Article Title:The Exclusive Brethren - Why we need the Electoral Finance Bill
Category:Comment
Author or Credit:Craig Young
Published on:15th November 2007 - 08:51 am
Published by:GayNZ.com
Internet Archive link:https://web.archive.org/web/20170423044601/http://www.gaynz.com/articles/publish/31/article_5241.php
Story ID:5241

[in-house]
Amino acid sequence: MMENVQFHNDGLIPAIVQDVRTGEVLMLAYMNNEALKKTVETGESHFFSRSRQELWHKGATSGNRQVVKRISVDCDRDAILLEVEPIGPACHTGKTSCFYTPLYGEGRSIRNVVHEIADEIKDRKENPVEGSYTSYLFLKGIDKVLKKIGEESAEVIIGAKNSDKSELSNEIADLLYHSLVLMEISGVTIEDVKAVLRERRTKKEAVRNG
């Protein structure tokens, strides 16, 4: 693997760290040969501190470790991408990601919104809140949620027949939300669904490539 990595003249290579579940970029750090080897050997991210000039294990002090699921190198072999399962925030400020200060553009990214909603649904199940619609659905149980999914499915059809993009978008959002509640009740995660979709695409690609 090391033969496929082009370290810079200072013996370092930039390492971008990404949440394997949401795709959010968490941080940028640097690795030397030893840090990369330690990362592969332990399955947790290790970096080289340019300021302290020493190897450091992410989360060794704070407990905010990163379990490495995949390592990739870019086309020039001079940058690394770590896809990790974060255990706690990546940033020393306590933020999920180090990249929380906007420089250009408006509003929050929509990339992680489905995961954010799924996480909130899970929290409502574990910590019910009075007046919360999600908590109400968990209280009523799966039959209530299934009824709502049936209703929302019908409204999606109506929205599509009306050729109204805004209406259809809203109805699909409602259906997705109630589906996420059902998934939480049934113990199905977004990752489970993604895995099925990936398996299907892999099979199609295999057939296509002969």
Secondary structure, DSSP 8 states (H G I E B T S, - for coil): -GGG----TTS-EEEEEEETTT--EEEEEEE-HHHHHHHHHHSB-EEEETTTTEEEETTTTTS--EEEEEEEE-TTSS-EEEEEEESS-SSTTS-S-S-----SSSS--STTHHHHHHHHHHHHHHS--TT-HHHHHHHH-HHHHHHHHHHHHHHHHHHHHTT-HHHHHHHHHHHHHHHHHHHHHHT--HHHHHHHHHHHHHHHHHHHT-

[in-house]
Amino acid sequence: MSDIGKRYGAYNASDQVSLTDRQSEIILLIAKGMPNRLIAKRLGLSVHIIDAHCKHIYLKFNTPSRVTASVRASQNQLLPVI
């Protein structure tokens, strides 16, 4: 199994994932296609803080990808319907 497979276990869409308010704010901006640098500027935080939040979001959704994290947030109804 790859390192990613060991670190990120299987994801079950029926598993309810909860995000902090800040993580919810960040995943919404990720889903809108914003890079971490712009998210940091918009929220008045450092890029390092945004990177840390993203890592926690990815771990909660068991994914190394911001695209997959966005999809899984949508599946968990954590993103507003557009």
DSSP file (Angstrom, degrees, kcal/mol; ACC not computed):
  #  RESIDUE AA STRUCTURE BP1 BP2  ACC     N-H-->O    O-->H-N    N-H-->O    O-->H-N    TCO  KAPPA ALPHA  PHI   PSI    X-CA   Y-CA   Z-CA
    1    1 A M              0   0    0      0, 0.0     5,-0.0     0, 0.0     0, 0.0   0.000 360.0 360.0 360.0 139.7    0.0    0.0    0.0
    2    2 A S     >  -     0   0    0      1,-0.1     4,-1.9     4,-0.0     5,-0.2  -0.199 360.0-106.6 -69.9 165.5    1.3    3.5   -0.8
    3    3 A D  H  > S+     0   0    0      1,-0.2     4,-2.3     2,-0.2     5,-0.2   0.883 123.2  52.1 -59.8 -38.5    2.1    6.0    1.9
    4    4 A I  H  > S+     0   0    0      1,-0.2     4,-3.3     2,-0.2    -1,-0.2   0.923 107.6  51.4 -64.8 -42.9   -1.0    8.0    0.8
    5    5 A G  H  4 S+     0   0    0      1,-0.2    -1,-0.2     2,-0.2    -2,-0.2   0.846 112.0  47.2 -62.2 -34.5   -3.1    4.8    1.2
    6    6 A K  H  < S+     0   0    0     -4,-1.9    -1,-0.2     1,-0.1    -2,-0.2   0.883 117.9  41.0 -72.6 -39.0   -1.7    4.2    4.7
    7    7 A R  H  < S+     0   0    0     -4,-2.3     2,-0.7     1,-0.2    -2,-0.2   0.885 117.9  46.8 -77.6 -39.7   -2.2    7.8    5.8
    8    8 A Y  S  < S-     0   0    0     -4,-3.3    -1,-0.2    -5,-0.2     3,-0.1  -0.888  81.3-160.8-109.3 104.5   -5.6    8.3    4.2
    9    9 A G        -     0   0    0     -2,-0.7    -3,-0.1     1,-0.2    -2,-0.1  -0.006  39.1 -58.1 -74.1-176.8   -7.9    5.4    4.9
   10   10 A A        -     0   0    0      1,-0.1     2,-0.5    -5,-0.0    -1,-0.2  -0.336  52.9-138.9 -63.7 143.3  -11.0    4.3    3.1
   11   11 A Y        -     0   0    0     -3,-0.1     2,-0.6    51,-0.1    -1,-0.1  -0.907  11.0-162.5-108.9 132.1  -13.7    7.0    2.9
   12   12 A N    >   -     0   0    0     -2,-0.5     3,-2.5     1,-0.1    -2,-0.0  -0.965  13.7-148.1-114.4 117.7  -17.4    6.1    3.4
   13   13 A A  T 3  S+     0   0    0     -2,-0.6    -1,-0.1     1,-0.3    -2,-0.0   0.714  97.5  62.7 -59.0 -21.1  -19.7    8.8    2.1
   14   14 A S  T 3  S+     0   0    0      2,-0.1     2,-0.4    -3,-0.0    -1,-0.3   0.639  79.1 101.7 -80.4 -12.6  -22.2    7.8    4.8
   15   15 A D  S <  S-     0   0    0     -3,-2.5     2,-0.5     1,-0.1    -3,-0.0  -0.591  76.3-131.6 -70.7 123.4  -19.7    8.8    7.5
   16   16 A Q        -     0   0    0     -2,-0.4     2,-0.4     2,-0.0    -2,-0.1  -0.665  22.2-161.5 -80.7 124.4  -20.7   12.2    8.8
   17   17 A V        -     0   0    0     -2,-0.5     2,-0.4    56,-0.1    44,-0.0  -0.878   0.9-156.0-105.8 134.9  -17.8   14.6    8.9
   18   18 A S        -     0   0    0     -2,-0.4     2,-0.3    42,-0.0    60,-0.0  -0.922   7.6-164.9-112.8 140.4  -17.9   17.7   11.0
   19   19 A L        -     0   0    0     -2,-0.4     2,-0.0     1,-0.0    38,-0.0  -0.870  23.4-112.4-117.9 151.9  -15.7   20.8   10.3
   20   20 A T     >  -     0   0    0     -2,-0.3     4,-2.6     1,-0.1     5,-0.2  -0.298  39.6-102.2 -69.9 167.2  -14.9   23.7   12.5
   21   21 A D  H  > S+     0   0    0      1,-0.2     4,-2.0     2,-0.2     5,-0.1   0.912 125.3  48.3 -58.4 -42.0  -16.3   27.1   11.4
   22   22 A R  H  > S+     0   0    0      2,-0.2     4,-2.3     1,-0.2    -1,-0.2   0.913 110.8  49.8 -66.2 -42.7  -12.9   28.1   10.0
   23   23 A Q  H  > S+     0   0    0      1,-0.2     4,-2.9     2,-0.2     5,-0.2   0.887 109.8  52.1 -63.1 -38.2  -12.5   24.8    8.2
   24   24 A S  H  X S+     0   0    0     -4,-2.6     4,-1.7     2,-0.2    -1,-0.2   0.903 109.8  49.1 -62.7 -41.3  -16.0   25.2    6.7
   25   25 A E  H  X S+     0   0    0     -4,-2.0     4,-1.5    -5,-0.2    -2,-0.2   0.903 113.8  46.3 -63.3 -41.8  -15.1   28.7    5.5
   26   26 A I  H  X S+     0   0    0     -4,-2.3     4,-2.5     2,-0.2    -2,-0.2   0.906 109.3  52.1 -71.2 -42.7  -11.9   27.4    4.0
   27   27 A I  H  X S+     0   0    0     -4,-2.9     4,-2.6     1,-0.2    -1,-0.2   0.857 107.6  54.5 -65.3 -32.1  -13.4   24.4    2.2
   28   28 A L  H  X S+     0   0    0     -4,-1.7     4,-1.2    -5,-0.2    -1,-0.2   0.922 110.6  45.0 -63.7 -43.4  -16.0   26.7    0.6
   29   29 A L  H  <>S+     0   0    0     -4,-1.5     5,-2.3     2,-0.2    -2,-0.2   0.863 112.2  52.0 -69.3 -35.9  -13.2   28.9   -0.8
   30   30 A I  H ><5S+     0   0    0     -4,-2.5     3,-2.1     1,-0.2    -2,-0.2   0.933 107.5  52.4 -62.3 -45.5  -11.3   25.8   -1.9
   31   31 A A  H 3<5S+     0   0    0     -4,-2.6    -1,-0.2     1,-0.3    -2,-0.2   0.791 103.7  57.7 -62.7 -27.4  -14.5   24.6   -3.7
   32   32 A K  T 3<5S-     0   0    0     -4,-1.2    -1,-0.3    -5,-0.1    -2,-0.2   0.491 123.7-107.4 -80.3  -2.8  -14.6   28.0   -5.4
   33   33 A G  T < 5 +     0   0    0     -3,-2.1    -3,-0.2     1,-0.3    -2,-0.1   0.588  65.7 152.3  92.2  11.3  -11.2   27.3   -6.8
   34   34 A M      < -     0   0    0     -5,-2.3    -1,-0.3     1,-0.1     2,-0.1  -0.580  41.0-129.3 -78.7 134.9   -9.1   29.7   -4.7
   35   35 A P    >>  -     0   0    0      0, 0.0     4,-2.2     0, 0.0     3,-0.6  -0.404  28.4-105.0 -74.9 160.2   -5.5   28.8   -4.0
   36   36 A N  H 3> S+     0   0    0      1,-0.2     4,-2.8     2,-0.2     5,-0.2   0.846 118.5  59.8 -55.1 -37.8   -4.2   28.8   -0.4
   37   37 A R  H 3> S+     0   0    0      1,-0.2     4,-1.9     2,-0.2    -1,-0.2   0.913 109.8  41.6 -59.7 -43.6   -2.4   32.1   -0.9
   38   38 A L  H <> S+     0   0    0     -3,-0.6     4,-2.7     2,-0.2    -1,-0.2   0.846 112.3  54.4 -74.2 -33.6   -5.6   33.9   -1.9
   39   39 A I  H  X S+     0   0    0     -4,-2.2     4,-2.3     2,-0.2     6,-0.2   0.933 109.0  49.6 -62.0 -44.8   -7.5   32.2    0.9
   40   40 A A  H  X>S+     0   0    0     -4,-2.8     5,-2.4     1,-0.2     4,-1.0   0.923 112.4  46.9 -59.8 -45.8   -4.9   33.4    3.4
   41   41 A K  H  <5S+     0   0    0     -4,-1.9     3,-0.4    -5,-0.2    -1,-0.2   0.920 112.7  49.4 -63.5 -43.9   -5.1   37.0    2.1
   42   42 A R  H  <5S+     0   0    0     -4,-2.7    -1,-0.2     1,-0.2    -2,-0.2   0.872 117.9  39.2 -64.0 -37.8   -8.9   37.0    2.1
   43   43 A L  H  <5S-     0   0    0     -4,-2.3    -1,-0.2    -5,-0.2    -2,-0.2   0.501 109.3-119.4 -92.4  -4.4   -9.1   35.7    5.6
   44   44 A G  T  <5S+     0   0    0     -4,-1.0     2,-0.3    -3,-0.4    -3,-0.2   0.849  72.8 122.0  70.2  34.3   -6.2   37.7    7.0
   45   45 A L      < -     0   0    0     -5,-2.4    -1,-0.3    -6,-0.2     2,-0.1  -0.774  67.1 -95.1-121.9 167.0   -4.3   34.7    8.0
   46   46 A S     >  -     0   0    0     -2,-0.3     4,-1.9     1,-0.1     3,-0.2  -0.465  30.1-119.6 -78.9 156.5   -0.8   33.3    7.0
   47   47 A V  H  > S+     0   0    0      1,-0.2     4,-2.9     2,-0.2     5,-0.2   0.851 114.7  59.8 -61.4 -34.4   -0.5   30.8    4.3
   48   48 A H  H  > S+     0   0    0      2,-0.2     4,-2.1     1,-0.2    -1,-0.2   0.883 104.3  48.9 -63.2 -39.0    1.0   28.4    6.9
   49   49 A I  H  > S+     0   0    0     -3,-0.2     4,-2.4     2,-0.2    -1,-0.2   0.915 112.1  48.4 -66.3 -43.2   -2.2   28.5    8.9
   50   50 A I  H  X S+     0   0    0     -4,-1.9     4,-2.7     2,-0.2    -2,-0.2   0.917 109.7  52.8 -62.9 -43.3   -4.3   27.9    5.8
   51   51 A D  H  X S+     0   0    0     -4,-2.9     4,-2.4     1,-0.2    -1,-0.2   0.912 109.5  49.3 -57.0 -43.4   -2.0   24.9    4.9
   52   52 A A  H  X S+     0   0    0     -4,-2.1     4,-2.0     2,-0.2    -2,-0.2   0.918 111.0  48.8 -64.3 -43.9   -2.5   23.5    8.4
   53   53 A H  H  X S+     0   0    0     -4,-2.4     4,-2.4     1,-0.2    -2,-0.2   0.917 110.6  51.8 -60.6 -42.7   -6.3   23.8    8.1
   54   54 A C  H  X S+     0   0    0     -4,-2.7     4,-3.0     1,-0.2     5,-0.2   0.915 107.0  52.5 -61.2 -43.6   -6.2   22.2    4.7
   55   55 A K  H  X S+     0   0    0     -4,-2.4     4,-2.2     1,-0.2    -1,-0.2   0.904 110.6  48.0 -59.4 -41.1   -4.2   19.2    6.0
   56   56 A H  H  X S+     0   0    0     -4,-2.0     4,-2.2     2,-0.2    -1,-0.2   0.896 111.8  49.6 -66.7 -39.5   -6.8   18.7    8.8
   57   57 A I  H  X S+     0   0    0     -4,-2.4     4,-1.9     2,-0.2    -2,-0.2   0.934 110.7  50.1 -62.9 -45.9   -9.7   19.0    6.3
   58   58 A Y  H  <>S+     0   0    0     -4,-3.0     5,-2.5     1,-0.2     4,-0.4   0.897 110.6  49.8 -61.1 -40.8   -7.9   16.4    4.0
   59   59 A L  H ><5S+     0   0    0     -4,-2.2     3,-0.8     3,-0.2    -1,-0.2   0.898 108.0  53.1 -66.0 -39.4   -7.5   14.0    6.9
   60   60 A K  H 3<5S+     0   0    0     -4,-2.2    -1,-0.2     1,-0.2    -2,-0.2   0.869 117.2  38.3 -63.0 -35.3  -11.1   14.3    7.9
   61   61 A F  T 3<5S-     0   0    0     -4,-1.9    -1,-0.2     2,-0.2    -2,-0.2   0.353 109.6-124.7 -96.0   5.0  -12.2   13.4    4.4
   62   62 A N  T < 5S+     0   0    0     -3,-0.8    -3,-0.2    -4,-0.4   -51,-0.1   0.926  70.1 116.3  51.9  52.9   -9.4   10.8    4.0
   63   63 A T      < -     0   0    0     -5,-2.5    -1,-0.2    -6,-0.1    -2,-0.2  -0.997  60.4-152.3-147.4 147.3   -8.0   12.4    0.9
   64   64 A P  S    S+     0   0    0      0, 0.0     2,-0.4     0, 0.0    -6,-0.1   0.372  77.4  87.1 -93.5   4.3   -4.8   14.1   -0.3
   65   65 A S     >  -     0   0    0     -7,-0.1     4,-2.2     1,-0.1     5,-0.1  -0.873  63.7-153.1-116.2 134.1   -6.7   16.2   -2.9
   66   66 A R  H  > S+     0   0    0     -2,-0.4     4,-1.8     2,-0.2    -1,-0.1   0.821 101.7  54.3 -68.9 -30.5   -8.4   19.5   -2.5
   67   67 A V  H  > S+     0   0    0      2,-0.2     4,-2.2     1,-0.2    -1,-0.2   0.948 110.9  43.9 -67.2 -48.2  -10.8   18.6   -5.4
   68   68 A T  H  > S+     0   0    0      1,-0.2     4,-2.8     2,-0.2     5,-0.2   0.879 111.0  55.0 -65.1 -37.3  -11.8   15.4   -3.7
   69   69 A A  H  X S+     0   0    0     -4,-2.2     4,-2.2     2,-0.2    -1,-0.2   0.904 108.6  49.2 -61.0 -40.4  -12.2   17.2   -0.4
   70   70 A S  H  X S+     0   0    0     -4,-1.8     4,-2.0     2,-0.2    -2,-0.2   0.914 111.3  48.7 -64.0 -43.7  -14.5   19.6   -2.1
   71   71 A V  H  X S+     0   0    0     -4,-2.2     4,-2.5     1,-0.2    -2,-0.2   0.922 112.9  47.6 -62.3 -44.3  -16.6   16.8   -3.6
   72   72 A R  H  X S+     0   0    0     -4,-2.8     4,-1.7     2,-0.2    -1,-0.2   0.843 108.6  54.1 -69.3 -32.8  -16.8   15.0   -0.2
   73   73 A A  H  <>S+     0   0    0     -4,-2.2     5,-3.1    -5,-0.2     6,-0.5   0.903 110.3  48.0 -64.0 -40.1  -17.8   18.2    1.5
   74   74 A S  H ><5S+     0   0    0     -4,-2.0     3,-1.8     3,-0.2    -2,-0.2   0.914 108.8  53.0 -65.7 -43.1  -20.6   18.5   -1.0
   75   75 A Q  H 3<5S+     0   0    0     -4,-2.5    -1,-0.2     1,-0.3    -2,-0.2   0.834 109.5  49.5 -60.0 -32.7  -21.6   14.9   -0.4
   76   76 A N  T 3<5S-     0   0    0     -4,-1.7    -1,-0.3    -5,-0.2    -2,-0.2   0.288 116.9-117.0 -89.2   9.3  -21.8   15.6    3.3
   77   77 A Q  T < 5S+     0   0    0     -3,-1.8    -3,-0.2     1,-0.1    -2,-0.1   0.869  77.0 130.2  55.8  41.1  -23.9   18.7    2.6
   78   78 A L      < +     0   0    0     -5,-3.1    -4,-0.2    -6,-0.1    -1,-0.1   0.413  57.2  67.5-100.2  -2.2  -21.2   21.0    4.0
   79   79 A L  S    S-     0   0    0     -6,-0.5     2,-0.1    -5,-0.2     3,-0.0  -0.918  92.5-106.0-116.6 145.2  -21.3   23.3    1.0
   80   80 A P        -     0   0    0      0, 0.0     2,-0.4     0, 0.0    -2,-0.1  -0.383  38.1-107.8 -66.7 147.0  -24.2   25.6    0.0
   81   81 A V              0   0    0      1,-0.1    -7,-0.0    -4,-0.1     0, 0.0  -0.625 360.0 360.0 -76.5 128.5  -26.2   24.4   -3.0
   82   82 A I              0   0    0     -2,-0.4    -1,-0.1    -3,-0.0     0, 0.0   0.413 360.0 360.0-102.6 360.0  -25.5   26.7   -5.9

Text:The Electoral Finance Bill is a necessity, despite hyperbole and exaggeration from the National Opposition, seemingly determined to protect possible further election funds from the Exclusive Brethren. According to the New Zealand Herald, the Exclusive Brethren "Gang of Seven" sent off an email to the Chief Electoral Officer about their intended expenditure on behalf of the Opposition. Thiscommunication was from Ron Hickmott,self-describedas a "Christian businessman." He had spoken to Mr Henry earlier in the day and requested a formal meeting to discuss the consequences of his group's proposed actions under the terms of Electoral Act 1993. Three other "Christian businessmen" would also attenda meeting with Mr Henry. They were Andrew Simmons and Phil Win from Auckland and Matt Goudie from Palmerston North. Reproduced in the New Zealand Herald, the email read as follows: "We represent a group of Christian businessmen concerned as to the course and direction of the current [Labour-led government]. Accordingly we have put together an election programme with a budget of $1.2 million with the goal of 'getting party votes for National' as this is the only way change will come about. "Our programme involves extensive publications throughout the country with a theme showing and demonstrating mistrust in the current Government and building trust in a Brash-led National Government. "We write seeking clarification and direction re the election funding issue, specifically that anything we do does not compromise National's funding position [their emphasis]. "Typically, 1. Does it compromise National's position if we communicate to MPs and candidates our strategy? 2. Does it compromise National's position if we show them draft publications before they are published? 3. Is there any legality prohibiting us printing 'Vote National,' 'Vote Brash' and including a photo of Dr Brash on [the advertising]? Can this be done without compromising National's funding position? 4. To what extent can we legally advise, direct, assist, communicate or other with National MPs and candidates?" As Audrey Young noted in her Herald article on Monday, the National Party didn't need this assistance. It had access to more than the permissible $2.4m that it was allocated within the three months before a general election under the Electoral Act 1993. National was able to start its campaign expenditure well before that period, with Exclusive Brethren financial aid. Ironically though, it was Brethrengate that may have cost the Opposition the election, or so Young argues that "National believes." (In which case, it must be asked, why are they so eager to shut down debate about the current Electoral Finance Bill? Or does money really talk so much that it drowns out everything else within the Opposition hierarchy's hearing range?) According to Young too, the Electoral Finance Bill is based on similar legislation in Britain and Canada- but not Australia, where the machinations of the Exclusive Brethren have been reported in the Melbourne Age over the span of its election campaign. One has to give the Herald due credit for this news coverage. It fulfils its professional obligations to report news in an objective, neutral and fair manner, despite its own editorial opposition to the Electoral Finance Bill. Source: Audrey Young: "Exclusive Brethren's email set stage for Electoral Finance Bill" New Zealand Herald: 12.11.07 Craig Young - 15th November 2007    
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